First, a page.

Newly appointed Cell C CEO Jorge Mendes has no intention of starting a price war with his bigger rivals in the telecommunications industry.
Mendes, who was speaking to journalists on Monday for the first time since his appointment, said: “Discounting for the sake of being cheaper is not where we want to be,” he said.
Cell C may have little other option, though. Fresh from its second recapitalisation – led by its largest shareholder, JSE-listed Blue Label Telecoms – management and shareholders will be wary of once again building unsustainable levels of debt on its balance sheet.
“Ours won’t be a pure pricing strategy where we are cheapest in the market,” Mendes said. “We will do things slightly differently.”
He said the company plans to shake up its culture, and that “in 18-24 months’ time, this will be a very different organisation” with a “much bigger valuation”.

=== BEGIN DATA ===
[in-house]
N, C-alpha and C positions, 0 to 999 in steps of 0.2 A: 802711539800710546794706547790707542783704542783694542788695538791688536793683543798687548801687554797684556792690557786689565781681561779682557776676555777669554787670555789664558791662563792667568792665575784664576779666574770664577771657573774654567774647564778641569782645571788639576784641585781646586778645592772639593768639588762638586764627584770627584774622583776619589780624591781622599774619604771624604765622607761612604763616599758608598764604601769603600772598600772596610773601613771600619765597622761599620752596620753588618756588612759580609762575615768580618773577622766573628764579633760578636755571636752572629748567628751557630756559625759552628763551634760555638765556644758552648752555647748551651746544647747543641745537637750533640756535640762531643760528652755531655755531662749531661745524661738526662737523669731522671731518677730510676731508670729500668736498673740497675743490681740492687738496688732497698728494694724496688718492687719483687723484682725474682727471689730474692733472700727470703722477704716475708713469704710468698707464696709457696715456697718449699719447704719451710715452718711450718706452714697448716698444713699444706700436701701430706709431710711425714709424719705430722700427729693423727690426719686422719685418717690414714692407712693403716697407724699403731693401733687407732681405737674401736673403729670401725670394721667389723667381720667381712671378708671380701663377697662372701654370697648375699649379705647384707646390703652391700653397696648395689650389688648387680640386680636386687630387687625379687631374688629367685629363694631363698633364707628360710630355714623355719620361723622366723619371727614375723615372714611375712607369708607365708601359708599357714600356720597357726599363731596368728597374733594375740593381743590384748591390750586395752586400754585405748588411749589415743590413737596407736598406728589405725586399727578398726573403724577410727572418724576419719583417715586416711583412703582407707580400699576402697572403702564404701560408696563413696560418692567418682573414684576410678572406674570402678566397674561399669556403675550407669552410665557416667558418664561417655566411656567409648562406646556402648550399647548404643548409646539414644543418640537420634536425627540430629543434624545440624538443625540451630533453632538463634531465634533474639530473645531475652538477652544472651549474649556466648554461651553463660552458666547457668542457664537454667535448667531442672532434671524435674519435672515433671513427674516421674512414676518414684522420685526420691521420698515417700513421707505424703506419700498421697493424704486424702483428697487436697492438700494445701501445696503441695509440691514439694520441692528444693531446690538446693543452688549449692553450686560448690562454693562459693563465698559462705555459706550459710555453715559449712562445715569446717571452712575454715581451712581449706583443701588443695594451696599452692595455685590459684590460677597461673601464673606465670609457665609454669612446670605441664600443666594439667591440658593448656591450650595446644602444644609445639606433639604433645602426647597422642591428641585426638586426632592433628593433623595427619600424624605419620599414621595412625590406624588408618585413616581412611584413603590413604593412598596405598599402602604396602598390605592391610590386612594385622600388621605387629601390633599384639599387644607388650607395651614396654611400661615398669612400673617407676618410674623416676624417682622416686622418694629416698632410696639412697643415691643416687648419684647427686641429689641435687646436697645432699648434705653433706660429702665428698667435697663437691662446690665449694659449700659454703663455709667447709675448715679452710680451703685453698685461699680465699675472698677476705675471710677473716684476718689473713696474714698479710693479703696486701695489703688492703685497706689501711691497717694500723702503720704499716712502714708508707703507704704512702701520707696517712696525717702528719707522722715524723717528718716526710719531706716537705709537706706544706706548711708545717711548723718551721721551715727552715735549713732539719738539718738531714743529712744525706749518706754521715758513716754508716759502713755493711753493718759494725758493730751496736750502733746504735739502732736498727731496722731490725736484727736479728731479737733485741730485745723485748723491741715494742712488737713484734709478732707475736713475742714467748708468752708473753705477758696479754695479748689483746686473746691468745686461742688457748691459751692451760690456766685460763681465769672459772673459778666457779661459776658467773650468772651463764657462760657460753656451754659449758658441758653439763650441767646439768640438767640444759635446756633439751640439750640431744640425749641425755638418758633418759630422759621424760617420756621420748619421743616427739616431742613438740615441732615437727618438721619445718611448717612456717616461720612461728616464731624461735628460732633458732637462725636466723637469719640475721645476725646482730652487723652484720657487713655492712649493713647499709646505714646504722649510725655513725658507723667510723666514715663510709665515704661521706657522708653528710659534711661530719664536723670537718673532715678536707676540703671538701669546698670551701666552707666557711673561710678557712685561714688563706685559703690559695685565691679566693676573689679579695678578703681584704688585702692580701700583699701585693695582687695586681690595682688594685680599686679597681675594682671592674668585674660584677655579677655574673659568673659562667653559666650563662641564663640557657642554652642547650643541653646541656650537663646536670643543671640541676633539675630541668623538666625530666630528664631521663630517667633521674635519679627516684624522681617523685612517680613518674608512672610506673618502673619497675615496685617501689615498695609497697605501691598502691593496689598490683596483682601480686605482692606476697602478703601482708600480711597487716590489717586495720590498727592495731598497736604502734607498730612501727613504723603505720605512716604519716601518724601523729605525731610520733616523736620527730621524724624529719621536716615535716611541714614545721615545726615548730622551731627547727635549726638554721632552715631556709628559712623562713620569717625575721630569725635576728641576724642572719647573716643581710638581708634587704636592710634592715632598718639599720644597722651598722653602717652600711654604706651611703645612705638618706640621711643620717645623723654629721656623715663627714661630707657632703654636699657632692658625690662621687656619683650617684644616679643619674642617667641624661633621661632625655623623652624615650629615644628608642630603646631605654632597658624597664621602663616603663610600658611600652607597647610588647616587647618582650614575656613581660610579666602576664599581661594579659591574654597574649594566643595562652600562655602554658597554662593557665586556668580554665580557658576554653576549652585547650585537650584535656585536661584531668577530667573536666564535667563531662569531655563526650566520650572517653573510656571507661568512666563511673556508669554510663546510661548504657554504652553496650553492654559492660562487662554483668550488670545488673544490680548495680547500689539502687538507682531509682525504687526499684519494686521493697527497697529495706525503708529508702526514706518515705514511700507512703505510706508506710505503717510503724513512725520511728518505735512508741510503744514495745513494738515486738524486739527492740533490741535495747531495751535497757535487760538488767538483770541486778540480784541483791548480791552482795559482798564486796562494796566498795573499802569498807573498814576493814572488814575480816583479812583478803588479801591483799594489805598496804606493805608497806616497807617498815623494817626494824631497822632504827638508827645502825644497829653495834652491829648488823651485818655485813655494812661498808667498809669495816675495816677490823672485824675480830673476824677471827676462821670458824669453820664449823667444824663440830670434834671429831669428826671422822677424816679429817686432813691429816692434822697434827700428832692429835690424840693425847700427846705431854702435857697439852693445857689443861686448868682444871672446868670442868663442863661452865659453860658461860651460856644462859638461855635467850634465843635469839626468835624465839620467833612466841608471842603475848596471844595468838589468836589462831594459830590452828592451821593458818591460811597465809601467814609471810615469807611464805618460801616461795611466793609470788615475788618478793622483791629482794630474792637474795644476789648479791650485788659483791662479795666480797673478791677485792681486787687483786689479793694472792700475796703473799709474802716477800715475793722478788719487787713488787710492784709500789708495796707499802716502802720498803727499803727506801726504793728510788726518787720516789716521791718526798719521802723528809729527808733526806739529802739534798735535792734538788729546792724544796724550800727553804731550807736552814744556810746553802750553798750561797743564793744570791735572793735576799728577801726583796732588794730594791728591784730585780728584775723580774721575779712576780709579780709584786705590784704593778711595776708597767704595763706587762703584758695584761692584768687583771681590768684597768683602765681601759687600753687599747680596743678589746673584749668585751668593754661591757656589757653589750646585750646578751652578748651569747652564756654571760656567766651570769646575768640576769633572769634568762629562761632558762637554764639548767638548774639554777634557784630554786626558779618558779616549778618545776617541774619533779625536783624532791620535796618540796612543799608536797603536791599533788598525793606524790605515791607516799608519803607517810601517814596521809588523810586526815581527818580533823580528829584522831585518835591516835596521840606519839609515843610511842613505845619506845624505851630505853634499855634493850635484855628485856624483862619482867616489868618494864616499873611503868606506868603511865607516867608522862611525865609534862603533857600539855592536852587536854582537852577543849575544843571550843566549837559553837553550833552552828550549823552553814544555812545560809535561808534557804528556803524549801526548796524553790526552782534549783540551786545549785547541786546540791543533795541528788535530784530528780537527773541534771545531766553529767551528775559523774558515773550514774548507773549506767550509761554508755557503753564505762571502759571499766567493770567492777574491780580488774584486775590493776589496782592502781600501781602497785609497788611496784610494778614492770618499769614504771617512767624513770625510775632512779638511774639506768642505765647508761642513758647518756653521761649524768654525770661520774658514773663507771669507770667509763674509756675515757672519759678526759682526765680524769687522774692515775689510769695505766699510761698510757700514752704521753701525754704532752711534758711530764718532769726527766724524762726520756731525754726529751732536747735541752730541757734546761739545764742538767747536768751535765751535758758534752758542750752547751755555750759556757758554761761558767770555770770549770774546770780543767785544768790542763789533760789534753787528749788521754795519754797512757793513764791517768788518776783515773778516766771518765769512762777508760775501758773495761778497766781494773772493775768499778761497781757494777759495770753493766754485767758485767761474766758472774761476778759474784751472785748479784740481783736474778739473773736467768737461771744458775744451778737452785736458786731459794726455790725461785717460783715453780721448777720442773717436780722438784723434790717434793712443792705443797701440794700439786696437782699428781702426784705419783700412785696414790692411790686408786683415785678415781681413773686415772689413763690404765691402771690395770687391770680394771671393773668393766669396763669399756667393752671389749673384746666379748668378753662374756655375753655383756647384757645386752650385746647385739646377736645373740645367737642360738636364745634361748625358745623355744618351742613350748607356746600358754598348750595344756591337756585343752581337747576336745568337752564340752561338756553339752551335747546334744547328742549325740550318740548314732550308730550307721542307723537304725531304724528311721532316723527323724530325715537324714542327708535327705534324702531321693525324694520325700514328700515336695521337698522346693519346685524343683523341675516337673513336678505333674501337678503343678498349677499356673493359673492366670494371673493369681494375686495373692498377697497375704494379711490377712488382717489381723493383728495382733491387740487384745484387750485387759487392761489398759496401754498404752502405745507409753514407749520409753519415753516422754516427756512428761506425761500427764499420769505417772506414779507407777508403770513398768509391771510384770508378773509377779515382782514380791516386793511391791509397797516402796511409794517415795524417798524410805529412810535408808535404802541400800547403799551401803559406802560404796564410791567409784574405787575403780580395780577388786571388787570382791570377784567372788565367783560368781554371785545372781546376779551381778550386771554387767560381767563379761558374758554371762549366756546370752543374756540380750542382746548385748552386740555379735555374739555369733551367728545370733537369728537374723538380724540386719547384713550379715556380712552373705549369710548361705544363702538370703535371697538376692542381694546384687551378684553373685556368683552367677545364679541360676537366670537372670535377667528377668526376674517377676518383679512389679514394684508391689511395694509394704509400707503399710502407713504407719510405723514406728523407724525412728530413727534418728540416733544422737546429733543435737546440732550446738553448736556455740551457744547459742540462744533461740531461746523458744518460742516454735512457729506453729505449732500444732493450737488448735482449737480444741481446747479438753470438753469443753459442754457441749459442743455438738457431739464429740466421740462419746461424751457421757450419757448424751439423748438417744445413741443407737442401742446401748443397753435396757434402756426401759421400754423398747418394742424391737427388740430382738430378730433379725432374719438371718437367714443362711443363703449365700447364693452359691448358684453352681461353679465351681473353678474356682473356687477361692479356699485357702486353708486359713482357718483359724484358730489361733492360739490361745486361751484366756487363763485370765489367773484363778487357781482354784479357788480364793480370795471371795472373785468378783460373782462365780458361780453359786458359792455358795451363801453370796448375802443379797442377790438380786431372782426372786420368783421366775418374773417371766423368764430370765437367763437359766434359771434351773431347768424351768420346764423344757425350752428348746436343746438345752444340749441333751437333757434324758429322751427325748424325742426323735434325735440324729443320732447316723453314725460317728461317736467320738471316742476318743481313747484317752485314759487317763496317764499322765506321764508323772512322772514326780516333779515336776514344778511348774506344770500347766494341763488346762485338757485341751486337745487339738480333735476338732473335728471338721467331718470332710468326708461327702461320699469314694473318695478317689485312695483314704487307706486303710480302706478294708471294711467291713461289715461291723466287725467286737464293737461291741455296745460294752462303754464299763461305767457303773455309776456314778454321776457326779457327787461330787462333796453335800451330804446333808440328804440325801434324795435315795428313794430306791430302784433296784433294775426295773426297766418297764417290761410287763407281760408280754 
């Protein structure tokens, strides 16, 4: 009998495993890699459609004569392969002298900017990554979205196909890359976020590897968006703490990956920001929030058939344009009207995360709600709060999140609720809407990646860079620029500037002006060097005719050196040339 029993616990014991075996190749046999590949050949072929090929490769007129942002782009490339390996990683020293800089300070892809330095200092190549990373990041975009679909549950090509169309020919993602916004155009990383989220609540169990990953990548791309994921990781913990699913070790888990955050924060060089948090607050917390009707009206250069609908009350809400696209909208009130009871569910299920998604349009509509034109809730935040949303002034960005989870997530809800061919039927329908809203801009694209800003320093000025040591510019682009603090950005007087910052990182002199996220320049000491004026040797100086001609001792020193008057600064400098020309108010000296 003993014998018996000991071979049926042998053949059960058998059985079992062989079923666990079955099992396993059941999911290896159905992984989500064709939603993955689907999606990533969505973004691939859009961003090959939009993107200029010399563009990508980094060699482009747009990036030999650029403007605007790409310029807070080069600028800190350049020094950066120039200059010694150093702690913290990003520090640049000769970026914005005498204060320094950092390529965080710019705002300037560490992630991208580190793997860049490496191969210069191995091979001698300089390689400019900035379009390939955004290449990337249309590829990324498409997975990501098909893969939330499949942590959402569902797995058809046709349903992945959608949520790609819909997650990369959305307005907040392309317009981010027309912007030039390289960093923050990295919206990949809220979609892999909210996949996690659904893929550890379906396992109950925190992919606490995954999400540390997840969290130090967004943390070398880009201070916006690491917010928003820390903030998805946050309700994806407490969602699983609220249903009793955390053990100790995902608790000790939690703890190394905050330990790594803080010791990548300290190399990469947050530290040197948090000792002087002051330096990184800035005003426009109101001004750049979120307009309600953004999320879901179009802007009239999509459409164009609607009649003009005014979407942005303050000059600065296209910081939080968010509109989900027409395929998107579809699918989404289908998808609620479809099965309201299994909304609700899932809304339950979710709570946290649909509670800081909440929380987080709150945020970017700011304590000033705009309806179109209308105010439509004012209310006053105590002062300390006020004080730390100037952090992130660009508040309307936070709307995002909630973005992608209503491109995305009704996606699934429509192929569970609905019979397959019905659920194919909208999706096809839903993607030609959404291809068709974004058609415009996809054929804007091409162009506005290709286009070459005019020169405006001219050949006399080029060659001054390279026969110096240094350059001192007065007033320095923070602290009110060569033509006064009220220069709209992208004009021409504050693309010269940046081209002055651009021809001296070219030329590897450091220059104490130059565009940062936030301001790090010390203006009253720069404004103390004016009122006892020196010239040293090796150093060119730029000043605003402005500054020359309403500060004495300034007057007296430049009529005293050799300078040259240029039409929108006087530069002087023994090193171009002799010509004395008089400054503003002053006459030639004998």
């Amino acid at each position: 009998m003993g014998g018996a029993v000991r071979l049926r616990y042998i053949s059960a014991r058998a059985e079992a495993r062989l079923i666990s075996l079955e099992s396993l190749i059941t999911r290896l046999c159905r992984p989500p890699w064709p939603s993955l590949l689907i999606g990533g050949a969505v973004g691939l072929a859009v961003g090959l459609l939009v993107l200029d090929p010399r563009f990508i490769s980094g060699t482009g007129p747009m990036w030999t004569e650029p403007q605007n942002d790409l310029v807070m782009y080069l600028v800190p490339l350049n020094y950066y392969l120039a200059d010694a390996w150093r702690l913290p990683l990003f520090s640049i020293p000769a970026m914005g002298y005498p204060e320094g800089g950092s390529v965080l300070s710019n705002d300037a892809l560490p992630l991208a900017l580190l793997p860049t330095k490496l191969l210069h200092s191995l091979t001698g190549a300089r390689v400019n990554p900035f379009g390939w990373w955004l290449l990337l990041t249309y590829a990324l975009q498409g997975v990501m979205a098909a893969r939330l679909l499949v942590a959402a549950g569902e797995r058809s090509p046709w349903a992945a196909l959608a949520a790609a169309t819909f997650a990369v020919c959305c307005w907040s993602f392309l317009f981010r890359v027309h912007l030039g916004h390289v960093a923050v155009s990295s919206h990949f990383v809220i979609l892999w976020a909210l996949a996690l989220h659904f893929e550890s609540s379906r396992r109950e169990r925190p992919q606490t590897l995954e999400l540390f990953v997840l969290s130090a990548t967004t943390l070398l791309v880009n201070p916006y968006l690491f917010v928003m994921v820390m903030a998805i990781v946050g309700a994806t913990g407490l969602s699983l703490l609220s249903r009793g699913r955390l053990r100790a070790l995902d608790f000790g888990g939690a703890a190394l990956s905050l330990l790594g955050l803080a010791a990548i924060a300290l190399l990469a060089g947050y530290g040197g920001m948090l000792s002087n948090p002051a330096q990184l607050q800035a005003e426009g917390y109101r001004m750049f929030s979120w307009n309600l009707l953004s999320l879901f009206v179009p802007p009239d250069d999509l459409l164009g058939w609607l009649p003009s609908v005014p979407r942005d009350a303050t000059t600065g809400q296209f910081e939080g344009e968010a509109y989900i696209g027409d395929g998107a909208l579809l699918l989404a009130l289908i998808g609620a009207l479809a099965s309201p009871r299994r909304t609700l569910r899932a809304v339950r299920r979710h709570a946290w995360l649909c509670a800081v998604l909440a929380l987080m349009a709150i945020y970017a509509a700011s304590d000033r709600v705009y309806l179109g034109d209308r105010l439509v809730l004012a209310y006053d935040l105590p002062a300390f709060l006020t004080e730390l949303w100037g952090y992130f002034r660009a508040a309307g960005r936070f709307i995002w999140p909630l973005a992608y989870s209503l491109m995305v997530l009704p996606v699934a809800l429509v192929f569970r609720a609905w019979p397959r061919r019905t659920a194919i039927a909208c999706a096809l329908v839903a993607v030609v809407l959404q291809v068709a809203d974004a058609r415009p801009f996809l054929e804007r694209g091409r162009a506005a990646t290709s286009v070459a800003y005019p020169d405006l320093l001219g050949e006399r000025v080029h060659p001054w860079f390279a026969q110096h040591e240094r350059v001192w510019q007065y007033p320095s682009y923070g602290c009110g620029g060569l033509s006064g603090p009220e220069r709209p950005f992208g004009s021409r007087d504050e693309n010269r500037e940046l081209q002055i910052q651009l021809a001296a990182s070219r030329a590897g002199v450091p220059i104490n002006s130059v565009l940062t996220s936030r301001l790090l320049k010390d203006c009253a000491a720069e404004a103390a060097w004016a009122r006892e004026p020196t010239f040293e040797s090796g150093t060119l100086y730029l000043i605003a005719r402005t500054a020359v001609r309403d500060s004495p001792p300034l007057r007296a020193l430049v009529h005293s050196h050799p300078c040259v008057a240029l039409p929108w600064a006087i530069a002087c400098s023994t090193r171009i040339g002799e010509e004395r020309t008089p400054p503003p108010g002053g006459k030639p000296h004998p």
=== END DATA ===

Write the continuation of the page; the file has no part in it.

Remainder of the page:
“There is still good brand value in Cell C. But we really need to make it a brand that South Africa loves,” Mendes said.
Blue Label, meanwhile, continues to play a relatively hands-off role, despite its 49% shareholding and talk by Blue Label co-CEO Brett Levy of possibly buying control of the mobile operator soon.
Cell C board
Blue Label, which is represented on the board of Cell C by its chief operating officer, James Newman, is scheduled to publish its results for the year to 31 May 2023 later this week where it is likely to provide a snapshot of Cell C’s financial performance. It has already cautioned that the mobile operator will be a drag on its full-year earnings.
On the potential to work with Telkom, which had held talks previously to buy Cell C, Mendes said no discussions are taking place. However, he didn’t rule out the possibility for working with Telkom to compete more effectively with Vodacom and MTN.
“Our view is simple: we need to make ourselves strong, profitable and sustainable. Beyond that, anything is possible. If you take a five-year plan, in year 2 or year 3 you could start looking at those opportunities. There is no conversation happening now, but going forward, who knows?”